Bathroom water efficiency and new-generation toilets

Posted by Woodrow Aames ~ February 12, 2012

The math is simple. An old-style toilet can use up to six gallons of water to complete the flush cycle. Today's low-flow toilets use one and a half gallons. Multiply the number of people in your family or the total number of toilet visits a year and it can add up to 4,000 wasted gallons of water. So what kind of toilet system should you consider?

We offer green bathroom remodeling tips on this site, but this article will tell you all about choosing the right toilet system for your home. Let's look at the main options on the market:

Low Flow If you want basic energy efficiency in the bath, start with low-flow models. These have been on the market now for the most amount of time. They use around 1.5 gallons of water per flush.

Single flush high-efficiency toilets (HET) You'll find more than 60 manufacturers producing Single flush HETs today. Depending on the model, you'll use between 0.8 and 1.28 gallons per flush.

Dual-flush HETs The dual flush model HET lets you choose between a 0.8 gallon flush for liquid-only waste or a heavier 1.6 gallon flush for normal operations.

Narrowing your choices for bathroom efficiency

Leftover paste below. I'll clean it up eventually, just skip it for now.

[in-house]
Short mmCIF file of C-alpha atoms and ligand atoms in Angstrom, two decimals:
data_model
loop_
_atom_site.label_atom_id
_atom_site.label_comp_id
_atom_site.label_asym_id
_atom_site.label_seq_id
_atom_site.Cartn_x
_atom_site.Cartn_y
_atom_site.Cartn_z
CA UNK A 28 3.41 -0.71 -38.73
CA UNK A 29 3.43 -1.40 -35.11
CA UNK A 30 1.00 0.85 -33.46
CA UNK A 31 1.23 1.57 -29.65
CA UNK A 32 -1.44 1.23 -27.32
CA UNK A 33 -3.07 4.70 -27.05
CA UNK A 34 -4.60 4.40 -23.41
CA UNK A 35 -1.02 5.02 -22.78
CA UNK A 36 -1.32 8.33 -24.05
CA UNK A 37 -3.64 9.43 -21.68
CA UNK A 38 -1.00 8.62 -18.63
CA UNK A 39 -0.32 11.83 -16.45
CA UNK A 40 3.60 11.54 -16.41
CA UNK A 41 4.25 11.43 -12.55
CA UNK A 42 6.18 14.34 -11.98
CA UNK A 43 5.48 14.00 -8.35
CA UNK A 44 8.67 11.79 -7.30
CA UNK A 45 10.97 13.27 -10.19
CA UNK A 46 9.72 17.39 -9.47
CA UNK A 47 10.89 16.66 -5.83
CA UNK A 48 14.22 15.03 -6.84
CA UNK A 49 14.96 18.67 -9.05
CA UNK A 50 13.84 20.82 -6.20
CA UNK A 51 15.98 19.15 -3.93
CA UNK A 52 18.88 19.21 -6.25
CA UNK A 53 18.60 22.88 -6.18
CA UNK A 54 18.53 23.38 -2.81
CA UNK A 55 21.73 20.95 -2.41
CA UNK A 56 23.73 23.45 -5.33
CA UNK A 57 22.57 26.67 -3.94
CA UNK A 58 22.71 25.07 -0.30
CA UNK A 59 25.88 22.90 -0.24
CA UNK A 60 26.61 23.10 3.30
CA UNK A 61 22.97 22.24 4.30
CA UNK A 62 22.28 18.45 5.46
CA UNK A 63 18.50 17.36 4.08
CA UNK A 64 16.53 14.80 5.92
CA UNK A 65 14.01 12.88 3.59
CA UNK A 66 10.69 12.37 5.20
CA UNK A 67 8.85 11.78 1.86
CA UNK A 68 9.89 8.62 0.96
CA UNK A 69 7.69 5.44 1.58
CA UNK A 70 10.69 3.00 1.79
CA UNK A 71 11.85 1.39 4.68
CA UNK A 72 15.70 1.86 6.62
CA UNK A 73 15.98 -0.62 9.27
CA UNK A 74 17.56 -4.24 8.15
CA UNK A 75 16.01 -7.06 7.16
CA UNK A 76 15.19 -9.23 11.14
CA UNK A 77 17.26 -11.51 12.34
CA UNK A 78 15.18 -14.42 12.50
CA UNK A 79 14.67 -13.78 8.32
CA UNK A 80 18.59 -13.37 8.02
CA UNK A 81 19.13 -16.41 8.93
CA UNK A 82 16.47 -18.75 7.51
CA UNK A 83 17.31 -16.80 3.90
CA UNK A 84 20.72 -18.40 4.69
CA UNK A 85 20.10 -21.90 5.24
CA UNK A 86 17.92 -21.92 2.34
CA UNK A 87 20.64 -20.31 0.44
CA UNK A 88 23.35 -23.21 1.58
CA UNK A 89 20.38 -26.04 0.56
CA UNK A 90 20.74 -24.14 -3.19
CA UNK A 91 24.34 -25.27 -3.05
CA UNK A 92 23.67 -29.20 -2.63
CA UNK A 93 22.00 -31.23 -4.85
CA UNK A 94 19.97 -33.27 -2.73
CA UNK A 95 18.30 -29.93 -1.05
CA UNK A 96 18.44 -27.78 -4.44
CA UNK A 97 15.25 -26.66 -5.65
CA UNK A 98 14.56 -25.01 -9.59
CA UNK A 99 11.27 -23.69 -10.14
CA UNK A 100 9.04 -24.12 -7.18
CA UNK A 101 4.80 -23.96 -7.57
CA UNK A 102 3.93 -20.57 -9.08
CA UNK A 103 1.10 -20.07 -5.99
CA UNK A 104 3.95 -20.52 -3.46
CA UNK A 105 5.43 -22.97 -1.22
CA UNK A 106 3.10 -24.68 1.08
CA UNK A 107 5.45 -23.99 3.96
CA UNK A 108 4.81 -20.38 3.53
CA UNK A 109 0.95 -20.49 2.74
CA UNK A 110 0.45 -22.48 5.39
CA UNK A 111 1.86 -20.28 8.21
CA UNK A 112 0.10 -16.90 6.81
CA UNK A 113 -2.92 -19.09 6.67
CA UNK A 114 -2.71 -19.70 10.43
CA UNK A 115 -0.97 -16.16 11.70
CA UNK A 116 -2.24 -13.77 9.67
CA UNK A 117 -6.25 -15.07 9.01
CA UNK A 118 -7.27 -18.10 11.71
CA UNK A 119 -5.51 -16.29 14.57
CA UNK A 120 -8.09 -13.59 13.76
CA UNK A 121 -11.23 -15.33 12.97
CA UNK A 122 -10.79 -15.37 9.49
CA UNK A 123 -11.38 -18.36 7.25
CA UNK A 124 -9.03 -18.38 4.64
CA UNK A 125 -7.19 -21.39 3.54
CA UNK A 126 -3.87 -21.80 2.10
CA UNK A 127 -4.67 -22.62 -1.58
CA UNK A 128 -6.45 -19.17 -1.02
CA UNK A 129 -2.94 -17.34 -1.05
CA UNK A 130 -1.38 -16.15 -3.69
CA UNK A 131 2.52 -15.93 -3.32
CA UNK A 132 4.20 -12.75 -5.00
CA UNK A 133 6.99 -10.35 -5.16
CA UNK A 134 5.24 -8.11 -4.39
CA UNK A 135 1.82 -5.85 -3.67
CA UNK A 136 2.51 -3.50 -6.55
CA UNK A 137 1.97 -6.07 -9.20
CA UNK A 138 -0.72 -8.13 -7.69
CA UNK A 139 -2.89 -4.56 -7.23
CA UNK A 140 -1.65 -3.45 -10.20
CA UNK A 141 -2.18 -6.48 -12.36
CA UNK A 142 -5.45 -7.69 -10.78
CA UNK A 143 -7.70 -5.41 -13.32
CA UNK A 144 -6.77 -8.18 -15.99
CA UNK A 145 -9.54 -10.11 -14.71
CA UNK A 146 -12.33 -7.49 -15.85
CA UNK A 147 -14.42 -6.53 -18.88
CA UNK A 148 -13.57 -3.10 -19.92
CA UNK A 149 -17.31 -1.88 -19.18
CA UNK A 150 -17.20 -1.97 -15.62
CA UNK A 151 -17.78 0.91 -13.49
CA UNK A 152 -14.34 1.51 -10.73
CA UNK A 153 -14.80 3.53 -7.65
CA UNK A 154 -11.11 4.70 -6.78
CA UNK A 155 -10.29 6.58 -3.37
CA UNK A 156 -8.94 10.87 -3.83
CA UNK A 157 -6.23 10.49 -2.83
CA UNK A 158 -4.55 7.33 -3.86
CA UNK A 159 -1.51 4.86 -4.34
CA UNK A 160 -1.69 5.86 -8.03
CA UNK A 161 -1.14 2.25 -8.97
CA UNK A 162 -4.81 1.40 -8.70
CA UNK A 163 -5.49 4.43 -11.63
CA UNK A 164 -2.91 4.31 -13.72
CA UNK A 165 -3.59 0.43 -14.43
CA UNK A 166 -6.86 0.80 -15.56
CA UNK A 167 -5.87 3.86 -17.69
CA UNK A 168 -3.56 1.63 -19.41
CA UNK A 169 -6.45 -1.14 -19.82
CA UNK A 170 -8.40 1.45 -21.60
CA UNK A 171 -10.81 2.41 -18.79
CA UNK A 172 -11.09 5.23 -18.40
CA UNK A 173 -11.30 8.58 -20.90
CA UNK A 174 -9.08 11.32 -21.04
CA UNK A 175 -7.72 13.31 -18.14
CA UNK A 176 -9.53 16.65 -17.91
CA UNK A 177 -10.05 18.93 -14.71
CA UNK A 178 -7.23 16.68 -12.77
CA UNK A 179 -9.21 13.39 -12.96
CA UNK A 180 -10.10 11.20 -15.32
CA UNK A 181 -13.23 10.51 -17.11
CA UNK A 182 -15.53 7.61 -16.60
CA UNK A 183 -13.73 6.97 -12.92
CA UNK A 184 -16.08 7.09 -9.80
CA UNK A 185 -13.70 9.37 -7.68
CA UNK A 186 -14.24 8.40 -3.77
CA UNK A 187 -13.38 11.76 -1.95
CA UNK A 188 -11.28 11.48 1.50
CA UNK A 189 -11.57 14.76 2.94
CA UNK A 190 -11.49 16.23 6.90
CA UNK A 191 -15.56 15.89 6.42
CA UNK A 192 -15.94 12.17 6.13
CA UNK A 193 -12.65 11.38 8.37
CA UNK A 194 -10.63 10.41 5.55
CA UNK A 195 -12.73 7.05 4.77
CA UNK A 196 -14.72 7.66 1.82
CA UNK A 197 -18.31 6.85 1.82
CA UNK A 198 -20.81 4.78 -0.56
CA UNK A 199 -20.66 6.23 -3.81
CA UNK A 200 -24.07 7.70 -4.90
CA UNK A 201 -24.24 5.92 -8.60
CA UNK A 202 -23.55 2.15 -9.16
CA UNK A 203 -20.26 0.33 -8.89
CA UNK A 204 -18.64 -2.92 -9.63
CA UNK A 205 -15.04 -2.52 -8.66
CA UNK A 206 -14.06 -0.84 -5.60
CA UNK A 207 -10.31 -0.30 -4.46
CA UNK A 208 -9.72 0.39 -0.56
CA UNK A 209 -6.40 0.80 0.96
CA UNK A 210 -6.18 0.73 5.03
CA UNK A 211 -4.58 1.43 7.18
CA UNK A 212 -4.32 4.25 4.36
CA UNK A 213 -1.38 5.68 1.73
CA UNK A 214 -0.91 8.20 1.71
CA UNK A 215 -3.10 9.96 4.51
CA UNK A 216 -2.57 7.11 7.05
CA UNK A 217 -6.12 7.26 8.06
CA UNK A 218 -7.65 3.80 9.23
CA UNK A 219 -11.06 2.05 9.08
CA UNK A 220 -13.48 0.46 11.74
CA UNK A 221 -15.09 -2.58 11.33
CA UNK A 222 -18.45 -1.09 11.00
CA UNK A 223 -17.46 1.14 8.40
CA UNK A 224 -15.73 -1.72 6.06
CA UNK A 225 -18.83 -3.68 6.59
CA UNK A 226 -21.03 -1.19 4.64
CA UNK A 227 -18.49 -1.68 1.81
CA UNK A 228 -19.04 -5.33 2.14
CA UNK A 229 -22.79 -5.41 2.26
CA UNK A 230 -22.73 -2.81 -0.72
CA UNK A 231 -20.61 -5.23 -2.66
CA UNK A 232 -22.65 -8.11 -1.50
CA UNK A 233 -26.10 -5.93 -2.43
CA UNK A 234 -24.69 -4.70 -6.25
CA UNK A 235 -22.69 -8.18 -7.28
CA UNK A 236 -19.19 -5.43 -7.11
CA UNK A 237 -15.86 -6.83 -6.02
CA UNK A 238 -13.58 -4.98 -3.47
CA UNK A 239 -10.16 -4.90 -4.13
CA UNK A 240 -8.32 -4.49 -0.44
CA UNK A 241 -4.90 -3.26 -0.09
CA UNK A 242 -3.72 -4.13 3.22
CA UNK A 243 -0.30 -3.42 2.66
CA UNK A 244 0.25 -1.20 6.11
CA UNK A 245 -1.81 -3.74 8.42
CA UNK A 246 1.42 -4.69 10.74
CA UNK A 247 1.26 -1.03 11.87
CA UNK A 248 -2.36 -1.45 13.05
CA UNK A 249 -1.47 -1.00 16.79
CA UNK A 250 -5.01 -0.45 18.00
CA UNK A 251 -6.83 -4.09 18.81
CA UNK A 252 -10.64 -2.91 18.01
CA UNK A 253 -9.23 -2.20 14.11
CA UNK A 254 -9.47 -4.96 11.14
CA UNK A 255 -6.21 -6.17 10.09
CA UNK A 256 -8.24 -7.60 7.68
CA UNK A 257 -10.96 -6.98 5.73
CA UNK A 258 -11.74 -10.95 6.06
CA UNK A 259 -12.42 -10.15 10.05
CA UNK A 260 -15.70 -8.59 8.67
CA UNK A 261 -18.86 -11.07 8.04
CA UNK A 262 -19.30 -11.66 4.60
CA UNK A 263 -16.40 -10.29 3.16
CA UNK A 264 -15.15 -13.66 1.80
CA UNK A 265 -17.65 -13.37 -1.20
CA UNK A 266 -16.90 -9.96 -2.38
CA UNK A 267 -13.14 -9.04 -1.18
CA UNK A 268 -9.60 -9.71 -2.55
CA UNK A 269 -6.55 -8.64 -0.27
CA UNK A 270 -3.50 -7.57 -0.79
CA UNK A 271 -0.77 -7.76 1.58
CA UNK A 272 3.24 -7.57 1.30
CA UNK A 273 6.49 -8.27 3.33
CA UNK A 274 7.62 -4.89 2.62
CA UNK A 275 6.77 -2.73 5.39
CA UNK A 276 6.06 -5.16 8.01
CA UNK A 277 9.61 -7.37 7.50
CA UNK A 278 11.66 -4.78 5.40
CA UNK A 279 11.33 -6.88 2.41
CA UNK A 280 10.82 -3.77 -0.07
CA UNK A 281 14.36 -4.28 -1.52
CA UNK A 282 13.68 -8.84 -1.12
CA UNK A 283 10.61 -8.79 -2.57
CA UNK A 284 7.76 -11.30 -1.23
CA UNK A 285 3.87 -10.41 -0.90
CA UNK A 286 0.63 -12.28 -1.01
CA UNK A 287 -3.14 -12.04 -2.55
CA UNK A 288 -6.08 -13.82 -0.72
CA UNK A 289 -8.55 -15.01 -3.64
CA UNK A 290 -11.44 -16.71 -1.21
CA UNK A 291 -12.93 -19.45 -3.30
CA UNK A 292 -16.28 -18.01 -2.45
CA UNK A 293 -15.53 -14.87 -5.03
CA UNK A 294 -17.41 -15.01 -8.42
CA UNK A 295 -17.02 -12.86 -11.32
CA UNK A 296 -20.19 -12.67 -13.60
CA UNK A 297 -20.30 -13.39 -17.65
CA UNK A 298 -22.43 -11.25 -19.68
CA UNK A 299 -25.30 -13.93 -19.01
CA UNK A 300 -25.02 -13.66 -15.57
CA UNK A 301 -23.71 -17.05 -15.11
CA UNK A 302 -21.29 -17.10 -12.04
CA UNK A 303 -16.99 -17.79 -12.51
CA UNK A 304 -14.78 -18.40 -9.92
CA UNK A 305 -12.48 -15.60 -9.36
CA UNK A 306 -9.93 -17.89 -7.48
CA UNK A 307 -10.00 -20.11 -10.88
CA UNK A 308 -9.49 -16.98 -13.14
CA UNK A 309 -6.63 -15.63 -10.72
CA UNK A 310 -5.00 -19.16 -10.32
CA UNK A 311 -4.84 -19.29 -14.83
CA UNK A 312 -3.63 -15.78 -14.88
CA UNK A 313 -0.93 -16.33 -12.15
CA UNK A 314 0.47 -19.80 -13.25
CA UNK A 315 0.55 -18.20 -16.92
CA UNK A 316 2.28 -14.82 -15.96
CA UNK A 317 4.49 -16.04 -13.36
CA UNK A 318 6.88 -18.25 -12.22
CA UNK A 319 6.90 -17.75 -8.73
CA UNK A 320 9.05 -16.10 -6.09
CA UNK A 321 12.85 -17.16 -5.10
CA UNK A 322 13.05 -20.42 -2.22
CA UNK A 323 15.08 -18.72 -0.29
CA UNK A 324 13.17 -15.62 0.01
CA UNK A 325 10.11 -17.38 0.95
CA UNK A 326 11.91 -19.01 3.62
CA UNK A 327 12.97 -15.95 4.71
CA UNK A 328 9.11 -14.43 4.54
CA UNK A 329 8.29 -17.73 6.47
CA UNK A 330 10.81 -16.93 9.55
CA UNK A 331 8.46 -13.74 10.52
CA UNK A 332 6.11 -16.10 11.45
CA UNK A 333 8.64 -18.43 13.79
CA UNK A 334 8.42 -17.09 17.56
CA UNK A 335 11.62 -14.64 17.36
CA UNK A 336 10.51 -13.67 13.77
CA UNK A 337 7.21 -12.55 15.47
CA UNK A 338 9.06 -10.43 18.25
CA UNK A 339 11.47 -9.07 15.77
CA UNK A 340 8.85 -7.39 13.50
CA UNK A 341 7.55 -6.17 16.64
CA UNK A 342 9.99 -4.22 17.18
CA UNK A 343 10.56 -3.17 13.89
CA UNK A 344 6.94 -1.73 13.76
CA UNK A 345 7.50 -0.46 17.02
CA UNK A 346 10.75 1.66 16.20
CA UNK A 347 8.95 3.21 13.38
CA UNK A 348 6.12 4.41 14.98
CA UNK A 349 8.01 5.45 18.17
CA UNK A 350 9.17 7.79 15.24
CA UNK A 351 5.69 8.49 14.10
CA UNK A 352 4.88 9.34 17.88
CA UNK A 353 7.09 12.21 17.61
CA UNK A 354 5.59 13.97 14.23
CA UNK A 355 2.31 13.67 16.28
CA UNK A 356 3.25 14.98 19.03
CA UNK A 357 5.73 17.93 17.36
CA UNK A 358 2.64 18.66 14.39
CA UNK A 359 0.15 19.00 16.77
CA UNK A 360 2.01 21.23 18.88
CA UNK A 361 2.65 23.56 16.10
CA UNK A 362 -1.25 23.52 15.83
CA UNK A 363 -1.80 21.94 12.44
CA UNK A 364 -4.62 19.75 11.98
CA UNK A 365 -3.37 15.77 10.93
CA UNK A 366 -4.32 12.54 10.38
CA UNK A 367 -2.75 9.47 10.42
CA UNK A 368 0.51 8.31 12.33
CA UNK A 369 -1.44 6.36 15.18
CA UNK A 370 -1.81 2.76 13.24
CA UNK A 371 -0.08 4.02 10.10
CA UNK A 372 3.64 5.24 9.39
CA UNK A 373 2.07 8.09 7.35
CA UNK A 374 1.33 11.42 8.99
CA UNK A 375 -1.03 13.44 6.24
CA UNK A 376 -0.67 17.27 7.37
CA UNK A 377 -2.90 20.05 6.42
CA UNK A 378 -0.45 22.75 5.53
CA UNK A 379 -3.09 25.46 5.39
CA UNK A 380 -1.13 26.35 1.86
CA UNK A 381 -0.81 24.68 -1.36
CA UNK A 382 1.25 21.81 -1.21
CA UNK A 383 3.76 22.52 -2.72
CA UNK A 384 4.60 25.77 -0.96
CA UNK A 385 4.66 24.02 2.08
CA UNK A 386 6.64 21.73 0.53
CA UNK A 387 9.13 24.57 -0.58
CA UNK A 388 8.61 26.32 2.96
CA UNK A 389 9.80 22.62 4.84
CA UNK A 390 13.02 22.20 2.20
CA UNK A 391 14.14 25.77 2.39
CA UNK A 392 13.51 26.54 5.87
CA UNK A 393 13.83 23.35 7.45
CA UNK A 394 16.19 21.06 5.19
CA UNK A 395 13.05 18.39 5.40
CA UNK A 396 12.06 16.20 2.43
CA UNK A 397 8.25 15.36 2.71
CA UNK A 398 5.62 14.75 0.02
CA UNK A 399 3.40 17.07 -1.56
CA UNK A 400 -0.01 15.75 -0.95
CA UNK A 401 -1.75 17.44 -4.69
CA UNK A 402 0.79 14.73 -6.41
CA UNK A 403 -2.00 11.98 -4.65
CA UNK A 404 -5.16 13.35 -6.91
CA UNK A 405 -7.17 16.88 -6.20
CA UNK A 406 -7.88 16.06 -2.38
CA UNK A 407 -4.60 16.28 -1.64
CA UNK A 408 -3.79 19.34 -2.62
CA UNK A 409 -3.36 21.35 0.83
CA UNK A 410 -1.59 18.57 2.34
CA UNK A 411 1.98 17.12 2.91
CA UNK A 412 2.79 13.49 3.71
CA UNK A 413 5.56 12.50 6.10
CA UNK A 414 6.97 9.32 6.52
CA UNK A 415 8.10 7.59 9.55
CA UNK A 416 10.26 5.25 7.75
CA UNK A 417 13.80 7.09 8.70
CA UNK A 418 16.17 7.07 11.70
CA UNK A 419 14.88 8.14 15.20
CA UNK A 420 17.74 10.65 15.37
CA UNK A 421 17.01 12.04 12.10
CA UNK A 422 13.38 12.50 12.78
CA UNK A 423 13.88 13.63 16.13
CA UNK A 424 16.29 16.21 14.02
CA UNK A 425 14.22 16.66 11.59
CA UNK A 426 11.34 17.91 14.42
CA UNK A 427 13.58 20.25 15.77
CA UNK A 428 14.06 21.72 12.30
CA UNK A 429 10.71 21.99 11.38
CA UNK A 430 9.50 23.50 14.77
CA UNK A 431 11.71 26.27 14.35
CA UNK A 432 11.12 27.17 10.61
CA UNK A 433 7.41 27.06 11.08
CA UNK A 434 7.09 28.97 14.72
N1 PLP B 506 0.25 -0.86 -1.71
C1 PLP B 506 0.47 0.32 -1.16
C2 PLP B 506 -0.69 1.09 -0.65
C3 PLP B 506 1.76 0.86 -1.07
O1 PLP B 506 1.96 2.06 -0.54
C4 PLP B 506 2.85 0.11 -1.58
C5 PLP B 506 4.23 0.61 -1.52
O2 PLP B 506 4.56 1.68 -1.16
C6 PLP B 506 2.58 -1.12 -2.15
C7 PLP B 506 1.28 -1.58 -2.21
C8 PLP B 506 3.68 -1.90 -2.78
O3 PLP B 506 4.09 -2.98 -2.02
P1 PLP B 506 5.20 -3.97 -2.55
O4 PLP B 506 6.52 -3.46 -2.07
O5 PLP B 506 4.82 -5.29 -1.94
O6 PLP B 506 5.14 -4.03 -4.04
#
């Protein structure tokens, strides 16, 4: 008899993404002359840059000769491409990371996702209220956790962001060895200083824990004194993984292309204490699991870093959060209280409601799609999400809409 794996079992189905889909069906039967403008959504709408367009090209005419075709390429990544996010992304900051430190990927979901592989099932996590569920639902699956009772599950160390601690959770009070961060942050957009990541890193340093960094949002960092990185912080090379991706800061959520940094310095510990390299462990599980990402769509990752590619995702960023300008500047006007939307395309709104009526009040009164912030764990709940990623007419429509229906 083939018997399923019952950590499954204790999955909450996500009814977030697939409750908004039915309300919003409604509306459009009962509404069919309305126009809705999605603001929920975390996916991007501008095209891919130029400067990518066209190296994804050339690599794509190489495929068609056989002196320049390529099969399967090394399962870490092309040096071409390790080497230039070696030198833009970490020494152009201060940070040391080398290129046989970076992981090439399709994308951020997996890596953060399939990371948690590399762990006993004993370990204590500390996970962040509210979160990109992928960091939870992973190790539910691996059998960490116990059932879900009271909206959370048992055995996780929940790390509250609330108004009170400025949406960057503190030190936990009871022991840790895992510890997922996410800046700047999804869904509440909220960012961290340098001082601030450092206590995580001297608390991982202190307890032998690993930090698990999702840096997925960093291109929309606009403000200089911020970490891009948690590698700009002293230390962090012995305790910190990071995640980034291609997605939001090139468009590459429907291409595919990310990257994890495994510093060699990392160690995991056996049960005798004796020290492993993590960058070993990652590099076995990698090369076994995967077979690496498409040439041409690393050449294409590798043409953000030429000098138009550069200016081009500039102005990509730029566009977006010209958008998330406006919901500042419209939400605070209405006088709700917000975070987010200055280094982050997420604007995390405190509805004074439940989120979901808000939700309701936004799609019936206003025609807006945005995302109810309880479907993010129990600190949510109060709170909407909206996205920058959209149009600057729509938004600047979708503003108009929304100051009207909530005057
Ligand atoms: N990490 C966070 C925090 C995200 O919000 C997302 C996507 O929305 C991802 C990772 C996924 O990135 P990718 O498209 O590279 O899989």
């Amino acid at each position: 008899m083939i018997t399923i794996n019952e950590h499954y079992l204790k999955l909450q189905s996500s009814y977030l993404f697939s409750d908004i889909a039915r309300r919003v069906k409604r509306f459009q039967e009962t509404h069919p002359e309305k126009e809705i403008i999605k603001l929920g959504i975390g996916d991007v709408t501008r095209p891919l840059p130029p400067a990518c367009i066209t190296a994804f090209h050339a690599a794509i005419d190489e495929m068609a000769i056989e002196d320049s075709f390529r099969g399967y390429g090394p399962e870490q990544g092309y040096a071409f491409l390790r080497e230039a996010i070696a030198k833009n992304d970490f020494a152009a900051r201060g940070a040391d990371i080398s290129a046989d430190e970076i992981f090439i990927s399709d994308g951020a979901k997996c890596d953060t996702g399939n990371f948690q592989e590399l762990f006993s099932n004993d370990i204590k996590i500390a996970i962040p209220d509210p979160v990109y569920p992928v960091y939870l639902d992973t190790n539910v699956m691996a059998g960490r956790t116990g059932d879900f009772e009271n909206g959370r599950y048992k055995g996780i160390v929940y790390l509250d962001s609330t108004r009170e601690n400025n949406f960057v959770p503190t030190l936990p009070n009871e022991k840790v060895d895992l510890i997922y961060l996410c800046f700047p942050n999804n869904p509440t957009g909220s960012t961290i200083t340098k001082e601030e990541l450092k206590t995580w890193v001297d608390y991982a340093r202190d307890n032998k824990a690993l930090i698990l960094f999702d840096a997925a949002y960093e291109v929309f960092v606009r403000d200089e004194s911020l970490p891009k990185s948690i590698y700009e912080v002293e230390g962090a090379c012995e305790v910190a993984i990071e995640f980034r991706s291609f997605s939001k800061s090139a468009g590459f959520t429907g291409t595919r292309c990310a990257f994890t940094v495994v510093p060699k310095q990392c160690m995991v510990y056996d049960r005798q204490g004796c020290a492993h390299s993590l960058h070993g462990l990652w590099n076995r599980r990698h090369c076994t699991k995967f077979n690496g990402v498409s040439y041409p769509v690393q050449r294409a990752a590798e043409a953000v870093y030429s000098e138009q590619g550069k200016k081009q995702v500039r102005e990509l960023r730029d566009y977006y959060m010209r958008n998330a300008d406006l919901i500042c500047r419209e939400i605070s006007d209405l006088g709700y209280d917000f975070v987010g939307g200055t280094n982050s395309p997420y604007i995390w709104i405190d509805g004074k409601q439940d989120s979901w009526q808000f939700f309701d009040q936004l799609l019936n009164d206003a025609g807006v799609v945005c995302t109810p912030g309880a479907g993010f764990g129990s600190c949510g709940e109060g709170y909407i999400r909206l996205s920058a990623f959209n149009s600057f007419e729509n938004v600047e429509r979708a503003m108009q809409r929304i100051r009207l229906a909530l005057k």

Start by downloading the comparison chart for maximum toilet performance at The Alliance for Water Efficiency. You can view brand names, models, HET performance and more.

The calculations are based on Maximum Performance (MaP) Testing, as system developed in 2003 by plumbing and water-efficiency specialists in the United States and Canada. The current tests evaluate 2,050 different tank-type toilets on the market as well as the more than 1,000 tank-type WaterSense-certified high-efficiency toilets.

WaterSense is a program by the U.S. Environmental Protection Agency that evaluates and promotes consumer knowledge in water conservation and products. The EPA claims that WaterSense labeled toilets can save you 4,000 gallons of water a year,or up to $90 on your water bill.

View manufacturer or retail store websites

You can also make comparisons by visiting home improvement stores or fixture retailers to measure features and prices. For example, Lowe's has online charts of their high-performance toilets by American Standard, Crane, Jacuzzi and Kohler. Finally, if you're really interested in the WaterSense certification standards, you can read them in their entirety.

I didn't mention prices, but you'll discover that HET models come across the full price range and you're sure to find one that you can afford.

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